Monthly Archives: April 2006

Predictive Models – Extreme Stories of Applications

Prediction always facinates me and big time prediction, why they did, how they did, and how it held up or failed big time is a facinating story of human interest, needs, application, and all the story behind the application or failure of it. Take a look at these applications.

The first one is very interesting and amazingly it predicts only 5% of the male behavior and yet good enough for NOVO, the elite program of science, culture, and living organizms, to bring out this as a very important contribution to science. No pick’n; Still, as a scientist, it makes you wonder what really goes into good predictions, important predictions and why it attracts great attention.

Who would believe that the differece between the index finger and the ringer can predict the man-like behavior vs. woman-like behavior (have to be careful about phraseology and its use; these are not mine); we will see what it means little later.

See http://www.ualberta.ca/~allie/Bailey_andH04.pdf, who show that there is discernible relationship between the ratio of index finger to the ring finger in relationship with aggressiveness of an individul; this is not useful to predict the women aggressivenes. According to the researchers, finger lengths explain about five per cent of the variation in the physical aggressivness of individuals’ personality measures (not emotional such as anger, cursing, and hostile behaviour), “…so research like this won’t allow you to draw conclusions about specific people. For example, you wouldn’t want to screen people for certain jobs based on their finger lengths,” Hurd, one of the author of the above article says. Also, they authors say that this predicts behaviour of men, not women. “But finger length can tell you a little bit about where personality comes from, and that’s what we are continuing to explore.”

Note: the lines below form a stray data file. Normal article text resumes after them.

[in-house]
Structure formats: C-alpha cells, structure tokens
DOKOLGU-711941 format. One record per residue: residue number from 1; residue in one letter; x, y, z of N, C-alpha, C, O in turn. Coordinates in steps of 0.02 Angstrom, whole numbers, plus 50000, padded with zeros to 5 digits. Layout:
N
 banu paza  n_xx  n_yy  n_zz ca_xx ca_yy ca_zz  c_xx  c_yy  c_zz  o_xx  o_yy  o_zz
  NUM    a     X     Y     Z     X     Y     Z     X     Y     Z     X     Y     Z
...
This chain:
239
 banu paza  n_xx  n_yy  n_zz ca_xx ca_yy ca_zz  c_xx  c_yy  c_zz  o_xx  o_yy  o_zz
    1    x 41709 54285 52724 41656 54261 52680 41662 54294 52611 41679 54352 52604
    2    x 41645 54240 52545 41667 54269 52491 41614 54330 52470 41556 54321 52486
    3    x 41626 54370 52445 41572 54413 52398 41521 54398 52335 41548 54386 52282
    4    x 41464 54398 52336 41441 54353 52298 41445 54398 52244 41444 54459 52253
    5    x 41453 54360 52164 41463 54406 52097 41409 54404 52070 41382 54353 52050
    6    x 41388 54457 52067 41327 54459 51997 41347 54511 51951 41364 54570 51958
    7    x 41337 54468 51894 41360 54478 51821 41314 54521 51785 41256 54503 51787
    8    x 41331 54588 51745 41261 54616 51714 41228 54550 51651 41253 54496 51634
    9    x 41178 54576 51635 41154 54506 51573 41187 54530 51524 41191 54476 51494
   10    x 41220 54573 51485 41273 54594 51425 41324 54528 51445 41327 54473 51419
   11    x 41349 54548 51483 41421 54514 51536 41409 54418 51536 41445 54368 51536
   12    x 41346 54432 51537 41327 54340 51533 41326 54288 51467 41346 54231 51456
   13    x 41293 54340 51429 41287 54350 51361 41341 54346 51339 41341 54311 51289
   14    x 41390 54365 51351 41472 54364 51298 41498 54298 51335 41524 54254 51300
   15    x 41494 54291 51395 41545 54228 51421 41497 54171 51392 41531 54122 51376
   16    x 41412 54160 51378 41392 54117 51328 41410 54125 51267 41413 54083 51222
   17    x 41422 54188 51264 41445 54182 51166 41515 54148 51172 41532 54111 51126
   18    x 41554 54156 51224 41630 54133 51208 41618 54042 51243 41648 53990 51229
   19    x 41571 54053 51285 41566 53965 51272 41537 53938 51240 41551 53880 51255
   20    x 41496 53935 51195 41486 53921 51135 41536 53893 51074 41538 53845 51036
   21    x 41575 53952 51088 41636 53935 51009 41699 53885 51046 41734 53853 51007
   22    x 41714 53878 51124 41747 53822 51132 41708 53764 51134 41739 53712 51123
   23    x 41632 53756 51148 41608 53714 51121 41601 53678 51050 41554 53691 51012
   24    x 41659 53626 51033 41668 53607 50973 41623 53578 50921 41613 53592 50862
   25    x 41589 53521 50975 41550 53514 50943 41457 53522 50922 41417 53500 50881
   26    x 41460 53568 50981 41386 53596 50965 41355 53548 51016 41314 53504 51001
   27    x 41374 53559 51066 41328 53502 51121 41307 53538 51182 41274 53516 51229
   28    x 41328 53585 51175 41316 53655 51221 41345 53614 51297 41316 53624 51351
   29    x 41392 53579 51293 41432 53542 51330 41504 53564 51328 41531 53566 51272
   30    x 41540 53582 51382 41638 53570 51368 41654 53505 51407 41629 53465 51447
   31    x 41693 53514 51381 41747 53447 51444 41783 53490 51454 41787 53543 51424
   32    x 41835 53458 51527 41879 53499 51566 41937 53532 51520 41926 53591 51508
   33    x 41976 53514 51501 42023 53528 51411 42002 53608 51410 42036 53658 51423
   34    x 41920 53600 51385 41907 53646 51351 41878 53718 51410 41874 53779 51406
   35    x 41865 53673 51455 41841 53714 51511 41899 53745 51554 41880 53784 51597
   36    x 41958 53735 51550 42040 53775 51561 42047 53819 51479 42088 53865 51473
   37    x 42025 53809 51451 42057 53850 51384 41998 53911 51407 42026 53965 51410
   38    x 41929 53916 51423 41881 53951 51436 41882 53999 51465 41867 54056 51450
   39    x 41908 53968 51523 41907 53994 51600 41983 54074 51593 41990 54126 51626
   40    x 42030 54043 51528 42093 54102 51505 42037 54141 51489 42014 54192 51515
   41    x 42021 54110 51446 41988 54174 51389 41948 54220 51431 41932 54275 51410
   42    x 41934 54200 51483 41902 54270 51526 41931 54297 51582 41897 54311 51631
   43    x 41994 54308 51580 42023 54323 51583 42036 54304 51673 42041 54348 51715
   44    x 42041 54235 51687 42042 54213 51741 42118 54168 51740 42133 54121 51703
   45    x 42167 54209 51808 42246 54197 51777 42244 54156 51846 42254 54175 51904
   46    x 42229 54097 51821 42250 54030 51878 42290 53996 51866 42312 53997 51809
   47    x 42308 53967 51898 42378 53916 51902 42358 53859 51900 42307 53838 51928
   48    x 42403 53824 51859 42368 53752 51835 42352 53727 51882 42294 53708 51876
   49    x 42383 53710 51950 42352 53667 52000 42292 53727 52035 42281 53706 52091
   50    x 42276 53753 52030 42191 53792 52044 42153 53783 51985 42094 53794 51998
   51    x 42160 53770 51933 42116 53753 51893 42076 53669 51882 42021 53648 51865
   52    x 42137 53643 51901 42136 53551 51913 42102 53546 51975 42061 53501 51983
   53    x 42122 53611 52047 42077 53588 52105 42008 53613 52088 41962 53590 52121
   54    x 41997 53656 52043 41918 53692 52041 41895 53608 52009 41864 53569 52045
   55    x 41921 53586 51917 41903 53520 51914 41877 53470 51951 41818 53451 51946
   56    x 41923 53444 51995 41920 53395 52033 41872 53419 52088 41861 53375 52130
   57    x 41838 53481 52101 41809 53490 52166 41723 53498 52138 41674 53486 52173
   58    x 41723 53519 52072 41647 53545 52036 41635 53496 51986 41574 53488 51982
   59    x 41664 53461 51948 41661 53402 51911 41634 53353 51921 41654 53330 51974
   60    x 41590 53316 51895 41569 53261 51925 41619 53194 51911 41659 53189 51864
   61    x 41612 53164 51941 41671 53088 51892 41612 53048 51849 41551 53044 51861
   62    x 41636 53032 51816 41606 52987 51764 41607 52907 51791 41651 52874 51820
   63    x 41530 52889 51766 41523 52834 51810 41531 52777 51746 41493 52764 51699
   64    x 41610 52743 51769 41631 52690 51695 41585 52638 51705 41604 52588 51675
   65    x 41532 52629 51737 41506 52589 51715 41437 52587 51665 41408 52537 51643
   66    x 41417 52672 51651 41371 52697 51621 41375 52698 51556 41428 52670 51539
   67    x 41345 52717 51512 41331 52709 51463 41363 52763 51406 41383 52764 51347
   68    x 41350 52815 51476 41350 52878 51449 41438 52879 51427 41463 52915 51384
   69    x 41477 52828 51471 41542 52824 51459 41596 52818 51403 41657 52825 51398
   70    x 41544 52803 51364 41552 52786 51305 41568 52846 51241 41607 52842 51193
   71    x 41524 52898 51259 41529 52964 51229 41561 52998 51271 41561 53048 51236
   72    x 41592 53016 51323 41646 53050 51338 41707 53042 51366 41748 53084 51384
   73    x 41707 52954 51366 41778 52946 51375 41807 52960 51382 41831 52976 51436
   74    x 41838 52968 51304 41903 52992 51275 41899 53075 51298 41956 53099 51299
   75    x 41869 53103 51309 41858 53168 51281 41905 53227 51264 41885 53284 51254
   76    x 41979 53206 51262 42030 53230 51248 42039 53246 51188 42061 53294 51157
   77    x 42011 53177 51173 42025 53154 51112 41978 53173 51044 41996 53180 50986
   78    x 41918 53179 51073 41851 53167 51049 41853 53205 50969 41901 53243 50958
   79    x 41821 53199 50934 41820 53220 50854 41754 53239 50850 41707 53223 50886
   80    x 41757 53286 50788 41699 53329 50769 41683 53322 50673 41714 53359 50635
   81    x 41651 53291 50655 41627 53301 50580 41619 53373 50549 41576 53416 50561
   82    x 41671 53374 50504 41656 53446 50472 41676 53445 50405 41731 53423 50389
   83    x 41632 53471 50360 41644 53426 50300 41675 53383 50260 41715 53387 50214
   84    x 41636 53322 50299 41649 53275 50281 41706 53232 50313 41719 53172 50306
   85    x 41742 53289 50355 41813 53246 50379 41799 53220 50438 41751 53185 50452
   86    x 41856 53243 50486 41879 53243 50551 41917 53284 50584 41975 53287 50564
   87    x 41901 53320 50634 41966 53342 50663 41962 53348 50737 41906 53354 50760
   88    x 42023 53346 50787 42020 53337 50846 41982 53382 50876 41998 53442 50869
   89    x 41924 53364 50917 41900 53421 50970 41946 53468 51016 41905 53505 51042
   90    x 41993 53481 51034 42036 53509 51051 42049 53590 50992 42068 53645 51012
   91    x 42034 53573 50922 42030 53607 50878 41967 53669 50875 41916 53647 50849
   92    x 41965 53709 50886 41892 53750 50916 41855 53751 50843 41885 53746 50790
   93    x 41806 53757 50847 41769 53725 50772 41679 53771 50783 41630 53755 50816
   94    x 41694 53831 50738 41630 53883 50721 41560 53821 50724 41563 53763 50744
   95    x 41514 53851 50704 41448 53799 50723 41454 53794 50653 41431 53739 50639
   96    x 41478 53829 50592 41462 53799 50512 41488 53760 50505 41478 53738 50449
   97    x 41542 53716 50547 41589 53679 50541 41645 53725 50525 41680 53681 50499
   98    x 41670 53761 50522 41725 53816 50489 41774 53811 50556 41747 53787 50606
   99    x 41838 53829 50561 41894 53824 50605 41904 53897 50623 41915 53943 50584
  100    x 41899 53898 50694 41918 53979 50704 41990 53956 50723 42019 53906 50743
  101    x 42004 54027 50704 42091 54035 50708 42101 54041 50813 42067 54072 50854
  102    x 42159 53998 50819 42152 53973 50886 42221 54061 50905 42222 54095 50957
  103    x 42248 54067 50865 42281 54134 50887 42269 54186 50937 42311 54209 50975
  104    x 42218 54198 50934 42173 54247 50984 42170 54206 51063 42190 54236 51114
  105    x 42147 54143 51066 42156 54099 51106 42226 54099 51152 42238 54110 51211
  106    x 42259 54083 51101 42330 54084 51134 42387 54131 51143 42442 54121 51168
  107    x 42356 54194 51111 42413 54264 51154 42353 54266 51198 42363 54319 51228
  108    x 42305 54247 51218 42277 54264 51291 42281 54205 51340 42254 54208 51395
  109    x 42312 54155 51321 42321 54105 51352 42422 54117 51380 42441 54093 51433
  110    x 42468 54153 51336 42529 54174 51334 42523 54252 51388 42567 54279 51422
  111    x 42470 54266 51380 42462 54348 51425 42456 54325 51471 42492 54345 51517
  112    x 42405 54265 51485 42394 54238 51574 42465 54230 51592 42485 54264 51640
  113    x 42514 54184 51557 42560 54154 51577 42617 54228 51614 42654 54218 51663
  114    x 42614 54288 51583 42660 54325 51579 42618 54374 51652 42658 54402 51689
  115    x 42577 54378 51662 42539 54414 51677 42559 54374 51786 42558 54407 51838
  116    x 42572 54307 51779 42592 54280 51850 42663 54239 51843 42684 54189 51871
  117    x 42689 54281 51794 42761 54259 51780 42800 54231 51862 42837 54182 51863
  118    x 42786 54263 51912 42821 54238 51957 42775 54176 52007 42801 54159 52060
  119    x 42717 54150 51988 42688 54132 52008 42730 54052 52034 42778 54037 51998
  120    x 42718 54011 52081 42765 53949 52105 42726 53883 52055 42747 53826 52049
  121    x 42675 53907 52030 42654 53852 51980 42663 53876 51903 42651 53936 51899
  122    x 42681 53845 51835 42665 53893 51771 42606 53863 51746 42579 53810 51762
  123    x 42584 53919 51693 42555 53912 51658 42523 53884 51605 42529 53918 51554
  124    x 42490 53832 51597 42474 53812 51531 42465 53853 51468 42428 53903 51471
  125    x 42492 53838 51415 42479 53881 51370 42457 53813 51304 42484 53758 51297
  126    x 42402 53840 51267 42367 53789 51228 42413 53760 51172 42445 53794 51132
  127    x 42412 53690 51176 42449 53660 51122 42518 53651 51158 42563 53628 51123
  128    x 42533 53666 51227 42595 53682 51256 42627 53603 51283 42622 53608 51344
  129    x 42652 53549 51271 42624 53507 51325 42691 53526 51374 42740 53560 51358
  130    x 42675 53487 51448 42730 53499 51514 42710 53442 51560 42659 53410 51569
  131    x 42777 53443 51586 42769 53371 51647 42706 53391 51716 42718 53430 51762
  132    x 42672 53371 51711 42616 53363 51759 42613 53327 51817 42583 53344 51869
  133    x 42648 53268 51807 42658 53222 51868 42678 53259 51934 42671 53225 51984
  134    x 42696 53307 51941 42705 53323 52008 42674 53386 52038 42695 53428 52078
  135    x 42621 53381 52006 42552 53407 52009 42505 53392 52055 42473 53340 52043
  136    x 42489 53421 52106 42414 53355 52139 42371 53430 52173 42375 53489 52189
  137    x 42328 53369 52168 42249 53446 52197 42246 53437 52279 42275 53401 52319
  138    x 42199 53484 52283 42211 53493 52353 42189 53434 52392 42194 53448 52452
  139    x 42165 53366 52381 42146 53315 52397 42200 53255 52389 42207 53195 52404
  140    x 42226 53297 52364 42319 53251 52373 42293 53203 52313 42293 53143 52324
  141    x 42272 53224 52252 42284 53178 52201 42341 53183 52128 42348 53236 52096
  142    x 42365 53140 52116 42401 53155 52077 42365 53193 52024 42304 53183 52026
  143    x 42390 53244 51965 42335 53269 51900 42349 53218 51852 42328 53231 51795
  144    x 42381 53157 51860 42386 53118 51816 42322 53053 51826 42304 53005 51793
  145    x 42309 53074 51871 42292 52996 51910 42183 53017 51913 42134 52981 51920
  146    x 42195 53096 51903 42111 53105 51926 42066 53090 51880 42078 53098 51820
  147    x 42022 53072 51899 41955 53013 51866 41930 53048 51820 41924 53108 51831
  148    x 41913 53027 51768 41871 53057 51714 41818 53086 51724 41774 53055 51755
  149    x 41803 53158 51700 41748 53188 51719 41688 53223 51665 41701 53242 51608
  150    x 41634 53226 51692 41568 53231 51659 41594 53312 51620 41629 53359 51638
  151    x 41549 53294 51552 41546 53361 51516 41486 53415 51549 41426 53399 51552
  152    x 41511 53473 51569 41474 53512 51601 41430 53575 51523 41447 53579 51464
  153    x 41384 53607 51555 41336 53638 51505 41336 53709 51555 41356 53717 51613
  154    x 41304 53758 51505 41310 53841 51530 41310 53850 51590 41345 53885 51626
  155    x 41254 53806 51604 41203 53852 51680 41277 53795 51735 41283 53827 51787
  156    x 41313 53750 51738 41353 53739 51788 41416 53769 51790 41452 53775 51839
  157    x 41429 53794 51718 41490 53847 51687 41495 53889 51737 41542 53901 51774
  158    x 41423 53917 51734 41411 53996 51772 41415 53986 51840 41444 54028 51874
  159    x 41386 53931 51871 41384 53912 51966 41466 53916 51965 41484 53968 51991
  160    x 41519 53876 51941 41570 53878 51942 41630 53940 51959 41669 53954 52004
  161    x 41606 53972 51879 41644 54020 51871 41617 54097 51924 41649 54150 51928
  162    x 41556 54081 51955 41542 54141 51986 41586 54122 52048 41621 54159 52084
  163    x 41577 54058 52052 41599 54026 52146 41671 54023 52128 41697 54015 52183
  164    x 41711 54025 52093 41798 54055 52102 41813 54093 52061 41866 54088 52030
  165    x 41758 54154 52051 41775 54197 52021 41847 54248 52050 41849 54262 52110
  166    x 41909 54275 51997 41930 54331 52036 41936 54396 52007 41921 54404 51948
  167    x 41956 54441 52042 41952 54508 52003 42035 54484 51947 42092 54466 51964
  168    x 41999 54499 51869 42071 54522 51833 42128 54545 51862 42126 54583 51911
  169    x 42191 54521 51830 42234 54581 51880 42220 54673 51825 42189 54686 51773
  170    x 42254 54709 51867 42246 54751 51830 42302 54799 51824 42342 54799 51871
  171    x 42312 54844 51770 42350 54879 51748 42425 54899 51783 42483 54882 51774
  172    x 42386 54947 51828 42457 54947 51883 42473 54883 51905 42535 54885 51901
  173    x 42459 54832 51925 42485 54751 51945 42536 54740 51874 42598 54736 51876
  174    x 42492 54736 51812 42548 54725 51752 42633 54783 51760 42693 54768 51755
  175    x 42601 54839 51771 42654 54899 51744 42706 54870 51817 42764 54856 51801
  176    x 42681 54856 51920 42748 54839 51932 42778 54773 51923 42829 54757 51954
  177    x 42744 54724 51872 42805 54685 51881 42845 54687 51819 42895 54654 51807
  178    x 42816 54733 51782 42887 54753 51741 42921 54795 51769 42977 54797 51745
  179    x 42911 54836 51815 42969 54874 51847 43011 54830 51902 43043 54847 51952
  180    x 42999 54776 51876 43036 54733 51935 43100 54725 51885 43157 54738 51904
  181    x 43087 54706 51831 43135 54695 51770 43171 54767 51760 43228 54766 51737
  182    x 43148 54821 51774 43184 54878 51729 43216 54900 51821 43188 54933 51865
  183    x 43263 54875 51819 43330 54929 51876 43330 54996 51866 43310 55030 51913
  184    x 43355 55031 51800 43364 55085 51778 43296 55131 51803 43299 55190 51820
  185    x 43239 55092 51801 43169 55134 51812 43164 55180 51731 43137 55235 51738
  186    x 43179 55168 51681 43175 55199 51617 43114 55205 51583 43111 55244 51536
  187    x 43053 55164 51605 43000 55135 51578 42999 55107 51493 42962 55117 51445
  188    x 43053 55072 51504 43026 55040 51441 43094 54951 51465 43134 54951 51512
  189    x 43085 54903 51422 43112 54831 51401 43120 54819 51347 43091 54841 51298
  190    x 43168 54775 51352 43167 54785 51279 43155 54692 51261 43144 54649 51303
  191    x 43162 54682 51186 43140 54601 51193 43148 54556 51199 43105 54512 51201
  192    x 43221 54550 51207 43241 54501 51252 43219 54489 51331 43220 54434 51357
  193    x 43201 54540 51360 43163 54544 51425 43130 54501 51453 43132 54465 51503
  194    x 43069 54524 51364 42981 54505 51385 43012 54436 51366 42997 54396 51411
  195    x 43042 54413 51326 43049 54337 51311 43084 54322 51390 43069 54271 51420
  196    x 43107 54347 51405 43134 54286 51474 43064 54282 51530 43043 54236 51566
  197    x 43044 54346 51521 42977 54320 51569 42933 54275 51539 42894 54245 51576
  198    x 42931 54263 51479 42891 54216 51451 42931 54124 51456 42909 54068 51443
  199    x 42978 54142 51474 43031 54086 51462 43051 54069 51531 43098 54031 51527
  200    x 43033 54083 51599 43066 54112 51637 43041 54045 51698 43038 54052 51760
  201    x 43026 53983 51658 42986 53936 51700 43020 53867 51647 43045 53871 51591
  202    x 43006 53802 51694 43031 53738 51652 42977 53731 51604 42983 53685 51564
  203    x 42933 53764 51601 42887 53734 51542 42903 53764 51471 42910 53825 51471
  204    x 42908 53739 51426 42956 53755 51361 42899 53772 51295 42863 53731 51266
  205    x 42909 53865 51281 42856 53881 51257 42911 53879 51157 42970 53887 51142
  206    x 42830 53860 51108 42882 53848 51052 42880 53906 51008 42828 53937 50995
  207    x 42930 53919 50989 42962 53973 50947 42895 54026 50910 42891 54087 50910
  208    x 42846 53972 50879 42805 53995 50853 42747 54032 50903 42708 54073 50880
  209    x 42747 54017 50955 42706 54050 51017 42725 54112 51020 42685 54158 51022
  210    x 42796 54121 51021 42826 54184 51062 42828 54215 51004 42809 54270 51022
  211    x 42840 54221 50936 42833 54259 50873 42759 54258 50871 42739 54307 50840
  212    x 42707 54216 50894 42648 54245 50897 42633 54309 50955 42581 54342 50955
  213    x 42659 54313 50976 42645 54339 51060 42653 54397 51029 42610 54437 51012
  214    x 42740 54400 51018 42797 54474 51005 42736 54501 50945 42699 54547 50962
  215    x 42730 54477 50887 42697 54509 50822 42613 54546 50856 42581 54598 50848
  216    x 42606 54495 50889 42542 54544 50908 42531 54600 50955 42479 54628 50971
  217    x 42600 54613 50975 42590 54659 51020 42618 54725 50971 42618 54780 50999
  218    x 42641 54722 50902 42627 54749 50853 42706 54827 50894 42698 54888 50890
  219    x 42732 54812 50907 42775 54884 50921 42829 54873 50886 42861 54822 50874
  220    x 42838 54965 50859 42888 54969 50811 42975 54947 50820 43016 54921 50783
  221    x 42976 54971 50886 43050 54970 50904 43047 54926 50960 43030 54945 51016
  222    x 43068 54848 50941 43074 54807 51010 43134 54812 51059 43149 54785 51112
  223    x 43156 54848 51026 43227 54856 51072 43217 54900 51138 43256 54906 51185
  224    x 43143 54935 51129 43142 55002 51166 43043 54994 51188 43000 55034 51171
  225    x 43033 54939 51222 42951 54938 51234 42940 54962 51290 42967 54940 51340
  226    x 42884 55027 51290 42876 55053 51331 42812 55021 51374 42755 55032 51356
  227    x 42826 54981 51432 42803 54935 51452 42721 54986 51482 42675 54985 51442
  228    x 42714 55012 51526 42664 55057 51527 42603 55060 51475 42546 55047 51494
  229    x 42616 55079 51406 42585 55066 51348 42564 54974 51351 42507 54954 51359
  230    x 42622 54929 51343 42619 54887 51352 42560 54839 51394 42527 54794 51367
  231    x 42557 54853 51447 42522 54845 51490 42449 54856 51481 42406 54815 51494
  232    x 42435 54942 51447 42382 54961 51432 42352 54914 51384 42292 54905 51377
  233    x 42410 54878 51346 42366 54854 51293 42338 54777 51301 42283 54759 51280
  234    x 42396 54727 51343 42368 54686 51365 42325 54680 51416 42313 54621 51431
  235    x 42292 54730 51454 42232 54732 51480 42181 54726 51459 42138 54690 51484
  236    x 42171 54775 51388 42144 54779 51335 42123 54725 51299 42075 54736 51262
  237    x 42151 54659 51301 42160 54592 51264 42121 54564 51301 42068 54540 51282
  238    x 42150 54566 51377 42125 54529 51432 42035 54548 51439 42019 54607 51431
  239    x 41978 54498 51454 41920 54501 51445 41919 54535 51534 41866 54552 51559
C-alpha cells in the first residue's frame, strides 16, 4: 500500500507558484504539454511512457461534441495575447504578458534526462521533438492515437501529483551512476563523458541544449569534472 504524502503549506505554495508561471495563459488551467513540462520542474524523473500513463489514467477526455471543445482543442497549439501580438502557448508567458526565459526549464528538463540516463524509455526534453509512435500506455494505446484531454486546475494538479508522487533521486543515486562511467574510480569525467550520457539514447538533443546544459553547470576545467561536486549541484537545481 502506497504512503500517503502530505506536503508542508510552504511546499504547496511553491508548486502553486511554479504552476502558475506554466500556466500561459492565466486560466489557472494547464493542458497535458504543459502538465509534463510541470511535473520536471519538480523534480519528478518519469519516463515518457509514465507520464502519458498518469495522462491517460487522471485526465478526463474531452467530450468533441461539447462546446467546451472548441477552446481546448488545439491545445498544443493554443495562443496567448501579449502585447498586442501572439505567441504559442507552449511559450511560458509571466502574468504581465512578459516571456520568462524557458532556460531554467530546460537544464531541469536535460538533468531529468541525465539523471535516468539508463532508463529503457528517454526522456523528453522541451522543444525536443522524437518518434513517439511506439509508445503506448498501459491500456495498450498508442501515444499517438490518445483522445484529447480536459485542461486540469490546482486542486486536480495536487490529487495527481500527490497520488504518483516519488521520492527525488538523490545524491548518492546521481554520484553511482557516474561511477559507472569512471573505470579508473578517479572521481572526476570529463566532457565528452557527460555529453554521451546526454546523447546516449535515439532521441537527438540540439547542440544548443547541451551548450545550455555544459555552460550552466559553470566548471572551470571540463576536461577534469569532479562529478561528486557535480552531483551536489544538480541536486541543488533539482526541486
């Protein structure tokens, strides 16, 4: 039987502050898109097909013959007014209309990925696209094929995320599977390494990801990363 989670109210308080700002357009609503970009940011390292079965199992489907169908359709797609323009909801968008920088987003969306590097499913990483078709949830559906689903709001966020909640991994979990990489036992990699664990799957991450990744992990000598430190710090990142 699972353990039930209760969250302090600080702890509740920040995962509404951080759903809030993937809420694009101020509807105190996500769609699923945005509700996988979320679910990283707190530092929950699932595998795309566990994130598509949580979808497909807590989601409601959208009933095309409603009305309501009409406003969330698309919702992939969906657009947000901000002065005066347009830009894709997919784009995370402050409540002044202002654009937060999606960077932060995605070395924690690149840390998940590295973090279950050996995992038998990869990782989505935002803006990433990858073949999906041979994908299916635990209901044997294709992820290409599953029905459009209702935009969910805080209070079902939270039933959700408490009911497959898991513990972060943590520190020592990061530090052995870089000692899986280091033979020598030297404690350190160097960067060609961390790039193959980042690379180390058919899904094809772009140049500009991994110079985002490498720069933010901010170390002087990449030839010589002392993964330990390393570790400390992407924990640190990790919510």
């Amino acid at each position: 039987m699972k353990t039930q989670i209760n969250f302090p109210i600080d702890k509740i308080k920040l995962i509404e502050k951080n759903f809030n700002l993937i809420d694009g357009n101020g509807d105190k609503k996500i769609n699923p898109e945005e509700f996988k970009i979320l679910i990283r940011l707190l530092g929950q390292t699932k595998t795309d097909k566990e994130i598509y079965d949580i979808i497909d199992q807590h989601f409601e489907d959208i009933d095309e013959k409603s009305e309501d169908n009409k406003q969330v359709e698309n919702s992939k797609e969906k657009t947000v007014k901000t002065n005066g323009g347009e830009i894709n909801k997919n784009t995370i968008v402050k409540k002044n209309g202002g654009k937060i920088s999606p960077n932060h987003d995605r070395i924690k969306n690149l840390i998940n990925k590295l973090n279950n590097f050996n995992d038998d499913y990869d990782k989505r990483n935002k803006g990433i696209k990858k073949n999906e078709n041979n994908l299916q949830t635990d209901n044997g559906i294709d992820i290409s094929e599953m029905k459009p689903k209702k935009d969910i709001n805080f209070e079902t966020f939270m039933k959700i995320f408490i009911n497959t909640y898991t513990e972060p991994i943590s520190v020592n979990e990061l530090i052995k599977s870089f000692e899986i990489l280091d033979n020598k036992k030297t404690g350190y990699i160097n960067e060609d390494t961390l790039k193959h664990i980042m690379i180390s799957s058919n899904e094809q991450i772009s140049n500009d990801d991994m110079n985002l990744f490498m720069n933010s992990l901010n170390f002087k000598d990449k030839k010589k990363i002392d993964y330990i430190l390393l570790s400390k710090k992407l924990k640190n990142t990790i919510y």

Talking about PBS, a great interview with nobel laureates and financial market’s inner circle of people about “controling uncertainty and risk” and the huge attraction and possibilities of catastrophic failures when you use predictive equations, is here (it is about marketing stupid and the rest is about hindsight) : http://www.pbs.org/wgbh/nova/transcripts/2704stockmarket.html . This is a nice example of using mathematical and statistical algorithmic approach to predict the stock market. The trillion dollar formula is given here: http://www.pbs.org/wgbh/nova/stockmarket/formula.html. This trillion dollar formula that not only got Nobel price to the inventor, made lots of money to the investment company Salmon Brothers, and eventually failed big time, trying to take the whole world economy with it in 1998. Prediction is prediction and you can not bet on it that it will work 100% of the times and as the story goes eventually when crashing of property prices in Thailand and Bankruptcy claims of Russian government investor’s ran for liquidity crashing the business strategy, of investing in markets around the world and fully relying on Black-Scholes formula. The formula did not include how extreme events (catastrophic events) and financial behaviours that may be termed as “outliers” will shock the formula. It is a great reading to go through the http://www.pbs.org/wgbh/nova/transcripts/2704stockmarket.html.

–more to come

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